Colds can be caused by hundreds of different types of viruses. About half of all colds are caused by rhinoviruses.
On average, adults have two to five colds per year and school-age children can have up to eight colds per year. Adults who are in contact with children usually have more colds. This is because children usually carry more of the virus and for longer.
The cold virus grows on the warm and soft surfaces of your nose, throat and sinuses, so these are the places where symptoms usually manifest. The first symptom is often pain or sore throat. The main symptoms of a cold in adults and older children are:
sneezing or runny nose
General feeling of tiredness
Toddlers and babies may have other symptoms, including:
be restless or irritable
swollen lymph nodes in the neck
If your child has a stuffy nose, this can make it hard for him to breathe and sleep.
Symptoms usually begin on the first or second day of infection and last about a week. Sometimes the symptoms can last up to two weeks.
Most colds are mild and do not cause any other health problems. However, on very rare occasions, a cold can lead to complications. In adults and older children, it could result in:
Inflammation of the sinuses (sinusitis), which can cause pain in the face and head
a respiratory infection or pneumonia: this is more frequent if you are older, smoke or have a disease that affects your immune system.
worsening of asthma
In young children, the most common complication of a cold is infection in the middle ear. In very young children and babies can lead to a respiratory infection, pneumonia or croup.
You can catch a cold by having close personal contact with someone who is infected with the virus.
The cold virus spreads through the tiny droplets that people expel when they cough or sneeze. You can also catch a cold through direct contact with a person who has a cold, for example, by shaking hands or touching something that has recently touched. The cold virus passes into your hands and then, when you touch your nose or mouth, you can spread the virus to yourself.
DIAGNOSIS OF A COLD
Most people can diagnose the cold themselves or their children, without the need to consult their GP. However, if you are worried because your symptoms are more serious or because it does not improve, see your GP.
For most people, the cold will improve on its own within a week of onset of symptoms without any specific treatment. However, there are treatments that can help relieve symptoms and make you feel better.
There is no cure for colds. Antibiotics, which treat infections caused by bacteria, do not work for cold viruses.
There are several self-help measures that may help relieve the symptoms of a cold.
Drink enough fluids to avoid dehydration.
Inhalations of steam with menthol and drops or nasal sprays with salt water can help.
Menthol ointments can help relieve symptoms in children.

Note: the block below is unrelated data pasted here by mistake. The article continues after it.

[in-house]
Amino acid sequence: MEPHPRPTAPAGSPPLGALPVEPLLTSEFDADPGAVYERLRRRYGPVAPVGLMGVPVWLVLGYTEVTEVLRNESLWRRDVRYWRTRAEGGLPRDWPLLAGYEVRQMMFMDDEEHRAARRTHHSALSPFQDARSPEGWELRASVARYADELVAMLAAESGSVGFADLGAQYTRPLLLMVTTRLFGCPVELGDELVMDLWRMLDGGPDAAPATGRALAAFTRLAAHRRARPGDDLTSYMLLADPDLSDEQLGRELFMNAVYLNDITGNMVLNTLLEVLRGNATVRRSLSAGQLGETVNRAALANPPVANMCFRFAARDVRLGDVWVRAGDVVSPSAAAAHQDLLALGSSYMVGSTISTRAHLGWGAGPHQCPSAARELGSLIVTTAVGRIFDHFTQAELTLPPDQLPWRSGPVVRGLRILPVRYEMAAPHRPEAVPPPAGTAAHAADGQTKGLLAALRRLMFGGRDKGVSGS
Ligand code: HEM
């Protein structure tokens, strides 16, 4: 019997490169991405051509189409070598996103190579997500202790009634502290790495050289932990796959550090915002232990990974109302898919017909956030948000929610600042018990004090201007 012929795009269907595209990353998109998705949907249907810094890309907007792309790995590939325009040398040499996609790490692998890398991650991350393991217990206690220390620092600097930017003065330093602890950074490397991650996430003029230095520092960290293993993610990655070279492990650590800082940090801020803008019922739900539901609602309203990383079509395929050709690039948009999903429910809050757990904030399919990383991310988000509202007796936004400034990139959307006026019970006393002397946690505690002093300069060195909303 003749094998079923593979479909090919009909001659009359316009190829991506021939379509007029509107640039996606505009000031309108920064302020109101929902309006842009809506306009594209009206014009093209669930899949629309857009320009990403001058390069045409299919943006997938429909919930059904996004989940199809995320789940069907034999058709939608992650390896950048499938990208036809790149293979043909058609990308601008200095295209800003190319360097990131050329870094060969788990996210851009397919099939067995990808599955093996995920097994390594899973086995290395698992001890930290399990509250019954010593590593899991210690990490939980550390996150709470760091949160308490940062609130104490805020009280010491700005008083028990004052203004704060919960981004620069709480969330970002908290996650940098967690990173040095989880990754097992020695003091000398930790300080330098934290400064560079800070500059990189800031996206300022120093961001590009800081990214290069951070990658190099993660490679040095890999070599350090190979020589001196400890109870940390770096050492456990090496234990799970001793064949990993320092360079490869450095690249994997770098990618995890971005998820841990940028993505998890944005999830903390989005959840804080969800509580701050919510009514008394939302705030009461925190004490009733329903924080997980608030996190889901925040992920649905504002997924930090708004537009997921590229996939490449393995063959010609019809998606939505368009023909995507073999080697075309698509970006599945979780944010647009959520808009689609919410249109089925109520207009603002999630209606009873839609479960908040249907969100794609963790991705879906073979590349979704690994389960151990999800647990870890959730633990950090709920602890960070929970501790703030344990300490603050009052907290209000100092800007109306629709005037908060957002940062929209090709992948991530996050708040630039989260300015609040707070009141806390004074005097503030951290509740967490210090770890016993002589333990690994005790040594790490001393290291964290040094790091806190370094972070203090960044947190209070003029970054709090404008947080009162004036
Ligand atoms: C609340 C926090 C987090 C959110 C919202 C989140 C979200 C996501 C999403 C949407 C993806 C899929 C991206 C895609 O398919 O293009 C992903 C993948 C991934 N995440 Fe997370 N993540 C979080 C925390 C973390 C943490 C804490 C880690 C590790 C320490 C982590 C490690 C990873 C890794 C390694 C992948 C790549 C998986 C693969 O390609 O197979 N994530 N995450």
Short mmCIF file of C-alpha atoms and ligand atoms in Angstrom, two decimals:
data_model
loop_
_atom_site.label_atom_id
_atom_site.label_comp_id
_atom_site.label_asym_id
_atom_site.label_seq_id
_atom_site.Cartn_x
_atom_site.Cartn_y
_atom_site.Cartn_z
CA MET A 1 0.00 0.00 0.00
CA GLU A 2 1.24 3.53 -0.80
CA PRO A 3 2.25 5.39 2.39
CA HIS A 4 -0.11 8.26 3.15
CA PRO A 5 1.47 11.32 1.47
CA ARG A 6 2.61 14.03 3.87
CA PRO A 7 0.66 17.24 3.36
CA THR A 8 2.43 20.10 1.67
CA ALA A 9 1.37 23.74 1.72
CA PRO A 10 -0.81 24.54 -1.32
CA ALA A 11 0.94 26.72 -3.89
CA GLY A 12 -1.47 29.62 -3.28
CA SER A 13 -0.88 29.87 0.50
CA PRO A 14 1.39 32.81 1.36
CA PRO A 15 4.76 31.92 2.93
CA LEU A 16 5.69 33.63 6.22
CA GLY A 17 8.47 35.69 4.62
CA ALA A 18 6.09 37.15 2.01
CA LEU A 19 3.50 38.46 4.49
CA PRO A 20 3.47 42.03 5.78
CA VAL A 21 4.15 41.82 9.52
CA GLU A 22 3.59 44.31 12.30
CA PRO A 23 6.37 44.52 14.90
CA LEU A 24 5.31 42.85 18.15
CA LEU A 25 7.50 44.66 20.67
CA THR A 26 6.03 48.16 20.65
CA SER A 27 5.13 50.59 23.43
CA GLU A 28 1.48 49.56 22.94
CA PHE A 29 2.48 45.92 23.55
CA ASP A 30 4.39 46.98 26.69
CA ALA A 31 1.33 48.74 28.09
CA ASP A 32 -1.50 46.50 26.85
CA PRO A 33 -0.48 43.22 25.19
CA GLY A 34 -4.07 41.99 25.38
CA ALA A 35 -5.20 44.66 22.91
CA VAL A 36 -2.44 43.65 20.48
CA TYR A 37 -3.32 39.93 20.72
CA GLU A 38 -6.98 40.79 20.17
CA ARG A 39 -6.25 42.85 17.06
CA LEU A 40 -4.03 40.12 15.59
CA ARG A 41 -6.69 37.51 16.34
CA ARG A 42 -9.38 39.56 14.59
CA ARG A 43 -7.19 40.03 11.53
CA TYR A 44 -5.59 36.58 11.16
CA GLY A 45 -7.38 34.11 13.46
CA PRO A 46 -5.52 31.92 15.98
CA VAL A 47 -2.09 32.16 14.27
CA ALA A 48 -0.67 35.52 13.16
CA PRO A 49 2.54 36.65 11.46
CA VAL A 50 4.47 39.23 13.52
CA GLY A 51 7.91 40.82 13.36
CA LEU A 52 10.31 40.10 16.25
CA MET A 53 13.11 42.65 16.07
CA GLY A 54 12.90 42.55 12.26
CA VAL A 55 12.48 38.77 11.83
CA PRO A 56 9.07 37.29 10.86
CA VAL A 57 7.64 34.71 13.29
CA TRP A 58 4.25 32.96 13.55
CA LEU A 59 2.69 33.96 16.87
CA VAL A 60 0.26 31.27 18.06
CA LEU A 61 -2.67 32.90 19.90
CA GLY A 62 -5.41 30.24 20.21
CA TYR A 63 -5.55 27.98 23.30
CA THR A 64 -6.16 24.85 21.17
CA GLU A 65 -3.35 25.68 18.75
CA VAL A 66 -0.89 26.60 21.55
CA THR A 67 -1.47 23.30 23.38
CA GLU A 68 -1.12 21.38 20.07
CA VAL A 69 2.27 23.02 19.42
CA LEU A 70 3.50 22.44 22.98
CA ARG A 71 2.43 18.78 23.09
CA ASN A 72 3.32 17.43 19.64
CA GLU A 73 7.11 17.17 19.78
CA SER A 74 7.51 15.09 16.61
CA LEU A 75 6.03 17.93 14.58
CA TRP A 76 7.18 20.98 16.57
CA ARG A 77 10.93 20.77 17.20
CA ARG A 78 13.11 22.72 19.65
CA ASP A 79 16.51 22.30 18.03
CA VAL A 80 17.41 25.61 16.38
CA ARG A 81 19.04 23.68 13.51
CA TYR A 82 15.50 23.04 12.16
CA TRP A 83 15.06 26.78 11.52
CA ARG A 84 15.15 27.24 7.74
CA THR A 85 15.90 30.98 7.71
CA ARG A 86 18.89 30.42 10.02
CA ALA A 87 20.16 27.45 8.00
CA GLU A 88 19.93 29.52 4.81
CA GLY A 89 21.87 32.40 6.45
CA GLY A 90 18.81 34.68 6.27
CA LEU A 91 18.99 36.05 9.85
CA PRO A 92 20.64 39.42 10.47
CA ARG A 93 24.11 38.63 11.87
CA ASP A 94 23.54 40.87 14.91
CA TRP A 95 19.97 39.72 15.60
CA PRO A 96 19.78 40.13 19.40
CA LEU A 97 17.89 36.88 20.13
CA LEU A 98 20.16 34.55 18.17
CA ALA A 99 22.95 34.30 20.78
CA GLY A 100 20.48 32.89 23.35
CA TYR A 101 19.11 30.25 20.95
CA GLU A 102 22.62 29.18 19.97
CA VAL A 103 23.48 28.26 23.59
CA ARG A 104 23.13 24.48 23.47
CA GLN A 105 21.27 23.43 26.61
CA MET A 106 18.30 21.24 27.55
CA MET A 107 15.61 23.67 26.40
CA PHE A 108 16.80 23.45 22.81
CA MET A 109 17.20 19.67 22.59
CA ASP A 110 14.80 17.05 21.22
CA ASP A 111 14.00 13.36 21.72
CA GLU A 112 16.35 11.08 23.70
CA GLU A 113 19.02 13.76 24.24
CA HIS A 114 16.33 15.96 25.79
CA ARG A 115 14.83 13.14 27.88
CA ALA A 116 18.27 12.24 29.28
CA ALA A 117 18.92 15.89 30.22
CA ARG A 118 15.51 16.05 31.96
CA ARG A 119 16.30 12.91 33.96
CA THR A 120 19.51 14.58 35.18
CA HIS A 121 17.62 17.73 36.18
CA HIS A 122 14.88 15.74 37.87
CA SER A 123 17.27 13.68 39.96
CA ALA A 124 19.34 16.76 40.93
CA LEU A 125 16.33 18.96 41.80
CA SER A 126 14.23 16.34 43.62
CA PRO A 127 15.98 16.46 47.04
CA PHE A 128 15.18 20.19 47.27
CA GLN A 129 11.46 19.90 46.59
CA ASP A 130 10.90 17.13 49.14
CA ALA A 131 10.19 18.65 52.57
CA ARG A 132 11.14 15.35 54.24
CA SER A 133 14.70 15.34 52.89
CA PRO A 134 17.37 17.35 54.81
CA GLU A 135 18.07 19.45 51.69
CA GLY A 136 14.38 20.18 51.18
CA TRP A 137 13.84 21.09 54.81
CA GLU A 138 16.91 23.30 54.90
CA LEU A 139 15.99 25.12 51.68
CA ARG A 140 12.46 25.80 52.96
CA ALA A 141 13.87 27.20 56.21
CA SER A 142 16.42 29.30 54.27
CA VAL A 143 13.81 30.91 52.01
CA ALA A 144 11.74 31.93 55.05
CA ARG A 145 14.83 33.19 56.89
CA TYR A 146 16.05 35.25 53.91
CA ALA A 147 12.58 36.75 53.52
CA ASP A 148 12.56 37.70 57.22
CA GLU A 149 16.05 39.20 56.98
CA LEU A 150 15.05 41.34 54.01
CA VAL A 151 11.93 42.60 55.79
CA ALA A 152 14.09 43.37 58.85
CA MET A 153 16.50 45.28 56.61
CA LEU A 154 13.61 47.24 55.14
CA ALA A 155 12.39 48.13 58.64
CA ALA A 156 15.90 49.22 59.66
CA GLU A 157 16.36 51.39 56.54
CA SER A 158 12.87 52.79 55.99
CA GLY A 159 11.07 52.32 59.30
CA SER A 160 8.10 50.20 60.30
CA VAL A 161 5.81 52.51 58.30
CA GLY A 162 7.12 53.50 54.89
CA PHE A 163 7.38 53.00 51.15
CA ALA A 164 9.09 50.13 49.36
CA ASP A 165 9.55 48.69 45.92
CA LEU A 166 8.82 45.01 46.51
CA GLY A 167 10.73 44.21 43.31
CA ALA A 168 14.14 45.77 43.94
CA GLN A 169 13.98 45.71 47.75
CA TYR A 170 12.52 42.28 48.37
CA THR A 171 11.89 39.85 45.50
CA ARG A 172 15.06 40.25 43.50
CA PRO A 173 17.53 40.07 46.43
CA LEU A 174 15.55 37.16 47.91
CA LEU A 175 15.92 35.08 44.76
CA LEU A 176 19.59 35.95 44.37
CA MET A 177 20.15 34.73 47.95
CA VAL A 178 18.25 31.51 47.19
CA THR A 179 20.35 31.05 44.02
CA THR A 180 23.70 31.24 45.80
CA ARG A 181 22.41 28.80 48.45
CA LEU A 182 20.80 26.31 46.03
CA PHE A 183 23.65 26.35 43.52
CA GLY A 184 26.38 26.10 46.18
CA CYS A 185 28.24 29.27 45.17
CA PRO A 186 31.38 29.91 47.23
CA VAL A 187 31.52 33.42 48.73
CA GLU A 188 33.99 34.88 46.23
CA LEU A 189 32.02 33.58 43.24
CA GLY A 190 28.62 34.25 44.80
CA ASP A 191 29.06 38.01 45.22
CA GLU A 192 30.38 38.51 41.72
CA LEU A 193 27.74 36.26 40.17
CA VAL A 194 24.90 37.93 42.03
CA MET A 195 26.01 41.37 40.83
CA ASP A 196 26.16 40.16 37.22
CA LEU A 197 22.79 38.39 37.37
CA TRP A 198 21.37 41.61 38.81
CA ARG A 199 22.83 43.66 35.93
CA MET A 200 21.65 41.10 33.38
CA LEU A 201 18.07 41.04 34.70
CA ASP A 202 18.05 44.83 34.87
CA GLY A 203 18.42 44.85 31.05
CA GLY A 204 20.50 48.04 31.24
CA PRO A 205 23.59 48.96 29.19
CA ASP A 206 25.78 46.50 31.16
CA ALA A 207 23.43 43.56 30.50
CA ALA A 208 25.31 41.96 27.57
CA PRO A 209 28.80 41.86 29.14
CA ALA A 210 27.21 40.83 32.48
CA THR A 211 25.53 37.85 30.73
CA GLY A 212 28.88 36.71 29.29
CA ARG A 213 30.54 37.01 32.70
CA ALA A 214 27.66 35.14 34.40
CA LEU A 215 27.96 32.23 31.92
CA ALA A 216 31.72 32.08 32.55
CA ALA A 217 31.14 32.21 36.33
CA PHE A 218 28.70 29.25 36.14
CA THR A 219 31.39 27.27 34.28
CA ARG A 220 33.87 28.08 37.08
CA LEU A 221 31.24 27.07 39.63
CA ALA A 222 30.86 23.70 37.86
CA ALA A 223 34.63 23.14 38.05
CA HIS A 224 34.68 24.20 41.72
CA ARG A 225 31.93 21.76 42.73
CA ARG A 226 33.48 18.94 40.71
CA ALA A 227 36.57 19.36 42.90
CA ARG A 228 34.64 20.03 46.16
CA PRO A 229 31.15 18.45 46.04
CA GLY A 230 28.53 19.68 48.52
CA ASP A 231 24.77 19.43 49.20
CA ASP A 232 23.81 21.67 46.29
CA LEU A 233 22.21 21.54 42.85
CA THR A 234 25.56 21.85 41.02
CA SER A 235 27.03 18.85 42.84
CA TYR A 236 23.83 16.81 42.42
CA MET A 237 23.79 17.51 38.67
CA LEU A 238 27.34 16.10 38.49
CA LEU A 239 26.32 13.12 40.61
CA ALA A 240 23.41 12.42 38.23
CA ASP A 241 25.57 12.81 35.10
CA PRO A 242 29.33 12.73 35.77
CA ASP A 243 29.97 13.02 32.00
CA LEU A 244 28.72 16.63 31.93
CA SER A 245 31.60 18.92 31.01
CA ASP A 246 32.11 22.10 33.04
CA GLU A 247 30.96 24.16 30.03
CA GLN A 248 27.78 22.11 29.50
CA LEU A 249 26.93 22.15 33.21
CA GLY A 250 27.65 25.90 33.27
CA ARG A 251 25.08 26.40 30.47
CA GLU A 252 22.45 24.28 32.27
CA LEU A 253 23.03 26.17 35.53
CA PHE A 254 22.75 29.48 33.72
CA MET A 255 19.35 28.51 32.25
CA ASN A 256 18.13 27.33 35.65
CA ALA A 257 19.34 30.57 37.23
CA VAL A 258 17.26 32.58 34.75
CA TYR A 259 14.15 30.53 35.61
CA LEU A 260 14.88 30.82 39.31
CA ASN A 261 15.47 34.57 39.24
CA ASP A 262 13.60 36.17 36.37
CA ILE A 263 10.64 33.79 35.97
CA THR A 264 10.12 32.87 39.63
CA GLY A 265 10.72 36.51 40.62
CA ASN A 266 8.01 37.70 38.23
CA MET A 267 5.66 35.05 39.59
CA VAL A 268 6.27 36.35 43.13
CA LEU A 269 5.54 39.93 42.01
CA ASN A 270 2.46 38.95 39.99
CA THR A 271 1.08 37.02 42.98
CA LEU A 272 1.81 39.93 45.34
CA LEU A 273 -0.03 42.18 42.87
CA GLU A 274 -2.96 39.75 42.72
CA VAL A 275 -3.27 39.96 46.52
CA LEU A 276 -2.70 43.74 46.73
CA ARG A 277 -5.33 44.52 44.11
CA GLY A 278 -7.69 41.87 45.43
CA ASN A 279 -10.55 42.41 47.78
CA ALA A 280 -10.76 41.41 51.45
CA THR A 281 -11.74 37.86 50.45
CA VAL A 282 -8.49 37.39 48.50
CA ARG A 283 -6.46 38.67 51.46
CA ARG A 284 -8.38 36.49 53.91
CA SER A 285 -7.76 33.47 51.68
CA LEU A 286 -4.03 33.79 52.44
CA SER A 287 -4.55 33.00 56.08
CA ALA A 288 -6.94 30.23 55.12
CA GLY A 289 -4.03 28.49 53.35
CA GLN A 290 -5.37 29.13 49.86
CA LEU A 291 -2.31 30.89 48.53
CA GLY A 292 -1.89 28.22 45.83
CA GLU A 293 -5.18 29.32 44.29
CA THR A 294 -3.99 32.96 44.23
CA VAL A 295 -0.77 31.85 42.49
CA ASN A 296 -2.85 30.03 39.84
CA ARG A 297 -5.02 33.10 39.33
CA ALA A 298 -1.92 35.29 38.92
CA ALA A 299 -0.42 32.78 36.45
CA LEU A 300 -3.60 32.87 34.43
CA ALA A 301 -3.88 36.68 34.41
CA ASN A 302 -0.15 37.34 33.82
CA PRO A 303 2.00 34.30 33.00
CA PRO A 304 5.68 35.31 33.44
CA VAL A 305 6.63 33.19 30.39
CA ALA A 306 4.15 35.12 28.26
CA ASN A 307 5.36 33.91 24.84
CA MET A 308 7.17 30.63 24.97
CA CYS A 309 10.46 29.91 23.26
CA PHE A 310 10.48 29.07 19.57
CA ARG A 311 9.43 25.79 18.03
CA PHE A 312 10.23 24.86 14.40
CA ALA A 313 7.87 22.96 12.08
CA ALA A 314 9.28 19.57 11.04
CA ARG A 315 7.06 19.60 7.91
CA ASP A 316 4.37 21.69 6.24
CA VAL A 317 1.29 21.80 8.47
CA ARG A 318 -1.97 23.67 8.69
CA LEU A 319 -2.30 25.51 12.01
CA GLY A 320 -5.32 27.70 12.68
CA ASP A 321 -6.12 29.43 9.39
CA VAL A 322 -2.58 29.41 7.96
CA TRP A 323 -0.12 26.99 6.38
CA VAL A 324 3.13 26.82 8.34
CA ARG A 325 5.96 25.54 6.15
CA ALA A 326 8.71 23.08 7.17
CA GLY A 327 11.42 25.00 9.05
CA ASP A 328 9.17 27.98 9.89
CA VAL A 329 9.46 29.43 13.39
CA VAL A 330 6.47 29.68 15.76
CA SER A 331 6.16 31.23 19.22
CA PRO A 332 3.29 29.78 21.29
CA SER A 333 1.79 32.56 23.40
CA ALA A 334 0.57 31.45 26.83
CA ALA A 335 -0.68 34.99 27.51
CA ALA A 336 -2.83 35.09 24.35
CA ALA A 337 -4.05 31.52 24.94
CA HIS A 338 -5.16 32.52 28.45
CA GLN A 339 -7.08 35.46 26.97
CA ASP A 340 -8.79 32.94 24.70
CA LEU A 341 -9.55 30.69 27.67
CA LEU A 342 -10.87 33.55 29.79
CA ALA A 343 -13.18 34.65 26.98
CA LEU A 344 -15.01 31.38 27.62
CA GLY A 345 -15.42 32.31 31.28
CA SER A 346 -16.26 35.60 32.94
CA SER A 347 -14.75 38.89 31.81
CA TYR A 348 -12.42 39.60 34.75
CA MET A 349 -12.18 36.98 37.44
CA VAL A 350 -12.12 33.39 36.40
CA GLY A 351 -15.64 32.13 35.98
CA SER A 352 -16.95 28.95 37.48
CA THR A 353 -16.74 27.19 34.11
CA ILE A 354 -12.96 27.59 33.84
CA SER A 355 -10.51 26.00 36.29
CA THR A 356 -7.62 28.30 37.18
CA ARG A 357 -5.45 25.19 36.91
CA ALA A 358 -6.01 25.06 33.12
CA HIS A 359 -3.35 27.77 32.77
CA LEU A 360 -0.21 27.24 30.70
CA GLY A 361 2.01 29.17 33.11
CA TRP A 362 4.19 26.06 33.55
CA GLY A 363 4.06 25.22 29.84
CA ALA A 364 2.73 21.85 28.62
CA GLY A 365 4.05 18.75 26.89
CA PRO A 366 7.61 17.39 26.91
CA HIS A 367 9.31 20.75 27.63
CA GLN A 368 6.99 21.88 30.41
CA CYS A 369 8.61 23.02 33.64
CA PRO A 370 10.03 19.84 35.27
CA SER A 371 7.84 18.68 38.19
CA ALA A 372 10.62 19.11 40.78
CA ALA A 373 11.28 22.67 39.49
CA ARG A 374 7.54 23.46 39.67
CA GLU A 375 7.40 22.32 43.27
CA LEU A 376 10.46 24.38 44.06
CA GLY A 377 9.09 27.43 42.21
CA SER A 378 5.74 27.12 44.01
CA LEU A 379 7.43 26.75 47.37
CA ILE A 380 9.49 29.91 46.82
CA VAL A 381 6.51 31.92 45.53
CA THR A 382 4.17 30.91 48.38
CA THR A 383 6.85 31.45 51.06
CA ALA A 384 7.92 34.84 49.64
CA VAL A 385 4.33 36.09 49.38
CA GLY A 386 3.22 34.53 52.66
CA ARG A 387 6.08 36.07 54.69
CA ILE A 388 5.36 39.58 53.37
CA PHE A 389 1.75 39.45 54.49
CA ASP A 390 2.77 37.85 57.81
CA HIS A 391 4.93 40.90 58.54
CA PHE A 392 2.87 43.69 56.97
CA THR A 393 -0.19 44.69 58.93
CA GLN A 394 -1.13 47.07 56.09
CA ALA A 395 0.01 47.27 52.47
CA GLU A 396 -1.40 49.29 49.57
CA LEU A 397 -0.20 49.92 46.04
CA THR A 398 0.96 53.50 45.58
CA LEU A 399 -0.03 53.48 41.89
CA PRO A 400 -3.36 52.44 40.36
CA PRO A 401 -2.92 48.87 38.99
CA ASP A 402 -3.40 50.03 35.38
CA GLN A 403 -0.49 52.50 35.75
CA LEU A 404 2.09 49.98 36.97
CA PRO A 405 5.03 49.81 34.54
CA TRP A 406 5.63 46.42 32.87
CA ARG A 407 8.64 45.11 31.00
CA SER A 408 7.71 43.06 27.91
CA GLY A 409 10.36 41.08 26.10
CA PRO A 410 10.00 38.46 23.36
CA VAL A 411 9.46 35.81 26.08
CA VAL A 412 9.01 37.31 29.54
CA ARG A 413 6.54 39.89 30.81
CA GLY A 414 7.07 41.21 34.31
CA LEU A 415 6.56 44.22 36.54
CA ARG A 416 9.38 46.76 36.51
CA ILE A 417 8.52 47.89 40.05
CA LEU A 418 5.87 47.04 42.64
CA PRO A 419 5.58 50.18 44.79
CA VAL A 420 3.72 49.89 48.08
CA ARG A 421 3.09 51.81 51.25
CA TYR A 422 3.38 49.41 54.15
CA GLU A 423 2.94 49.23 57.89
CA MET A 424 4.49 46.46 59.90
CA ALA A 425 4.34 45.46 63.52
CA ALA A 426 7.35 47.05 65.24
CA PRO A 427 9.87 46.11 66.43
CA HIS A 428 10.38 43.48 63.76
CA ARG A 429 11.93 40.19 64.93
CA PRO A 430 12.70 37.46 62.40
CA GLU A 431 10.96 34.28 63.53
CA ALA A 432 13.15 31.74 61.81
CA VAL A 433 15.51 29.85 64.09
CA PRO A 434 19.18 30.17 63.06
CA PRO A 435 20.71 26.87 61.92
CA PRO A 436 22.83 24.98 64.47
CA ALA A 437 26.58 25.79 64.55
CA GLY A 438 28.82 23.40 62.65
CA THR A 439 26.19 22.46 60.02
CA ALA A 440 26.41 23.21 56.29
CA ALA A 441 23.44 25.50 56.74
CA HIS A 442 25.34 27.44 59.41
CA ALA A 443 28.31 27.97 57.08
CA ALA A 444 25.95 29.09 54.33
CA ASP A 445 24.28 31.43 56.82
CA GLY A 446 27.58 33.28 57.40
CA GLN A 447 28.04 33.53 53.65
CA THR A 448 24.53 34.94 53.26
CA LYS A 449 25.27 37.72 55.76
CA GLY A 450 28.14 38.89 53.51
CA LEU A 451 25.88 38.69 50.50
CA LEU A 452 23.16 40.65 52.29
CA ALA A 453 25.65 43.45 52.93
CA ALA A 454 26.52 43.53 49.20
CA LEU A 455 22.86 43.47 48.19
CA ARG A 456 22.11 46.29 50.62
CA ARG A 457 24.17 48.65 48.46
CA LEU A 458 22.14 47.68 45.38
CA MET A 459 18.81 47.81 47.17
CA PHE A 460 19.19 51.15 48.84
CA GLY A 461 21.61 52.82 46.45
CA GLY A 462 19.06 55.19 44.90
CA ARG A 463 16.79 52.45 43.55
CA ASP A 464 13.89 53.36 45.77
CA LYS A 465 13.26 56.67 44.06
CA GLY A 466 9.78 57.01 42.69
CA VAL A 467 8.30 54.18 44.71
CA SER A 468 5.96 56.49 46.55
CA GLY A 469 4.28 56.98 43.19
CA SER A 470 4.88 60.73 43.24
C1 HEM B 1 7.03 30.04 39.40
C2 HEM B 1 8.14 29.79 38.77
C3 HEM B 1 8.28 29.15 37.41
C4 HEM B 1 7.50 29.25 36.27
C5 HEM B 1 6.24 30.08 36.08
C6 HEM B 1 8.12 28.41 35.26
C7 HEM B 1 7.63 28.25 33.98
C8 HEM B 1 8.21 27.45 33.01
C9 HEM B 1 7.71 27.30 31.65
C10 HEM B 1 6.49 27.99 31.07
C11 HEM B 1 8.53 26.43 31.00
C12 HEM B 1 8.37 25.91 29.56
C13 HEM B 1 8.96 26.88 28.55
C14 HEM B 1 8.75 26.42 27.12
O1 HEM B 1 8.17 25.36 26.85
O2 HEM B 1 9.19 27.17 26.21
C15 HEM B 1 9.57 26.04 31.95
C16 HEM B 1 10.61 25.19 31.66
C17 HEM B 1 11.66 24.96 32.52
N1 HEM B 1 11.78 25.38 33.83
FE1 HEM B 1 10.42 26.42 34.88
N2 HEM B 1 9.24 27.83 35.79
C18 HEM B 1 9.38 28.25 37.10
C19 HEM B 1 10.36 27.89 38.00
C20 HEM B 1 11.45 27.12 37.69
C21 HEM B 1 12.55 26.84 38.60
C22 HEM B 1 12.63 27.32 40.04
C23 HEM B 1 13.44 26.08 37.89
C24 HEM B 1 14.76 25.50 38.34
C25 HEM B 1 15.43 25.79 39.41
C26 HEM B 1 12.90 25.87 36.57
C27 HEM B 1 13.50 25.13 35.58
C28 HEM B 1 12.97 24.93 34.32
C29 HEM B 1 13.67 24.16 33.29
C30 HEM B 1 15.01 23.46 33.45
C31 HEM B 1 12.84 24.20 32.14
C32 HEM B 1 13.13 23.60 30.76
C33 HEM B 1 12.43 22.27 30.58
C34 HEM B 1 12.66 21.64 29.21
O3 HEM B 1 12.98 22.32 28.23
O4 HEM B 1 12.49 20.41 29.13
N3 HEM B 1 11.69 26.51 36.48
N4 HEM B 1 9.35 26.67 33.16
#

Hot drinks (especially with lemon), hot soups and spicy foods can help relieve irritation and sore throat.
Sucking candy or throat lozenges containing menthol or eucalyptus can soothe your throat.
Gargling with water with salt can be used for sore throat.
It is advisable that you try to rest enough if you have a cold. Normally it is not necessary to miss work or school.
It is important that you control the dose of the different types of medications you are taking. When you are using more than one product, for example, tablets, capsules and a hot lemon drink containing the same active ingredient, such as paracetamol, it is easy to accidentally exceed the daily dose.
Children can take acetaminophen or ibuprofen in liquid form. Ask your pharmacist about the appropriate painkillers for your child.
If you have a stuffy nose or sinuses, decongestant tablets can help relieve symptoms. Nasal sprays can also relieve nasal congestion for a few hours, but if you use them for too long they can cause a rebound congestion. Children under the age of six should not be given decongestants and should not be taken if they are taking medications to lower blood pressure.
Some people find it helpful to take cough medicine, although it is not likely to be effective in treating the symptoms of a common cold. Glycerin, honey and lemon can be used for children under the age of six.
Always read the patient information leaflet that comes with the medication, and if you have questions, consult the pharmacist.
There are several supplements and very popular complementary medicines for the prevention and treatment of the cold. They include vitamin C, menthol, zinc, garlic and echinacea.
Menthol can be used to relieve nasal congestion by its cooling sensation. It can also help relieve symptoms of sore throat and cough because it contains a local anesthetic that numbs the area.
There is not enough evidence to suggest that taking vitamin C, zinc or garlic candy or echinacea is probably effective in treating a cold.
Complementary medications may interact with other medications, so you should always inform your doctor or pharmacist of all the medications you are taking.
The viruses that cause colds are very common, so colds can be very difficult to prevent.
Cold viruses are often transmitted through direct contact, therefore, if someone has a cold you can avoid contagion by maintaining good hygiene. For example, do not share towels, wash your hands with hot water and soap, and clean surfaces such as doorknobs and toys that have been touched by the person with a cold.